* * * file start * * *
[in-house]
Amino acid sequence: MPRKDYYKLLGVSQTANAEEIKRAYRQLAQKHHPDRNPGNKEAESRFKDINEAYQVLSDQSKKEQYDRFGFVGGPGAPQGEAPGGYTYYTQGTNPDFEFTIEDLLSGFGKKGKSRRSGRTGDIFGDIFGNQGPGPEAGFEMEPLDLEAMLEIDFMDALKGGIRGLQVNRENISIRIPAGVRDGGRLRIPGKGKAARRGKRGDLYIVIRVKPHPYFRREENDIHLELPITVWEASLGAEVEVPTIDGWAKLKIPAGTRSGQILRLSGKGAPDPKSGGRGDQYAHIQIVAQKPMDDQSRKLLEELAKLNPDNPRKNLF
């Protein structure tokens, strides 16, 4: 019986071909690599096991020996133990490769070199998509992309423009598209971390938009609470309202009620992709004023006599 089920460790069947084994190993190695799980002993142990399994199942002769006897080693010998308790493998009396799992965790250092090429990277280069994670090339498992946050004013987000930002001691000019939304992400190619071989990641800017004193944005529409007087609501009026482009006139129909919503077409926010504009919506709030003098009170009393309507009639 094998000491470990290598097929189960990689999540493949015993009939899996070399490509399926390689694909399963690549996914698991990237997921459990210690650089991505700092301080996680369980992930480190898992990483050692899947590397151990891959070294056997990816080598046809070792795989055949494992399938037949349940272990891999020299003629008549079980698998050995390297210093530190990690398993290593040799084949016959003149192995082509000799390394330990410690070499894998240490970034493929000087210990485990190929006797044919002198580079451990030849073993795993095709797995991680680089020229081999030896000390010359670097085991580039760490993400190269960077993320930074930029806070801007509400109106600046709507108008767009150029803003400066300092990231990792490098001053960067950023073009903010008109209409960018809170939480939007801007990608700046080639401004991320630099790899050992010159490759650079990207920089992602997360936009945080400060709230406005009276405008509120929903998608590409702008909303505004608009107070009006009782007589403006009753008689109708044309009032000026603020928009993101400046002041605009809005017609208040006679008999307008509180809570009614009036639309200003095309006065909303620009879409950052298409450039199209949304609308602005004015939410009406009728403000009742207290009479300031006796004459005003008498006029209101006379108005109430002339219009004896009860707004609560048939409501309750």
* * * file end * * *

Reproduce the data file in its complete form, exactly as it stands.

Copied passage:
[in-house]
Amino acid sequence: MPRKDYYKLLGVSQTANAEEIKRAYRQLAQKHHPDRNPGNKEAESRFKDINEAYQVLSDQSKKEQYDRFGFVGGPGAPQGEAPGGYTYYTQGTNPDFEFTIEDLLSGFGKKGKSRRSGRTGDIFGDIFGNQGPGPEAGFEMEPLDLEAMLEIDFMDALKGGIRGLQVNRENISIRIPAGVRDGGRLRIPGKGKAARRGKRGDLYIVIRVKPHPYFRREENDIHLELPITVWEASLGAEVEVPTIDGWAKLKIPAGTRSGQILRLSGKGAPDPKSGGRGDQYAHIQIVAQKPMDDQSRKLLEELAKLNPDNPRKNLF
């Protein structure tokens, strides 16, 4: 019986071909690599096991020996133990490769070199998509992309423009598209971390938009609470309202009620992709004023006599 089920460790069947084994190993190695799980002993142990399994199942002769006897080693010998308790493998009396799992965790250092090429990277280069994670090339498992946050004013987000930002001691000019939304992400190619071989990641800017004193944005529409007087609501009026482009006139129909919503077409926010504009919506709030003098009170009393309507009639 094998000491470990290598097929189960990689999540493949015993009939899996070399490509399926390689694909399963690549996914698991990237997921459990210690650089991505700092301080996680369980992930480190898992990483050692899947590397151990891959070294056997990816080598046809070792795989055949494992399938037949349940272990891999020299003629008549079980698998050995390297210093530190990690398993290593040799084949016959003149192995082509000799390394330990410690070499894998240490970034493929000087210990485990190929006797044919002198580079451990030849073993795993095709797995991680680089020229081999030896000390010359670097085991580039760490993400190269960077993320930074930029806070801007509400109106600046709507108008767009150029803003400066300092990231990792490098001053960067950023073009903010008109209409960018809170939480939007801007990608700046080639401004991320630099790899050992010159490759650079990207920089992602997360936009945080400060709230406005009276405008509120929903998608590409702008909303505004608009107070009006009782007589403006009753008689109708044309009032000026603020928009993101400046002041605009809005017609208040006679008999307008509180809570009614009036639309200003095309006065909303620009879409950052298409450039199209949304609308602005004015939410009406009728403000009742207290009479300031006796004459005003008498006029209101006379108005109430002339219009004896009860707004609560048939409501309750």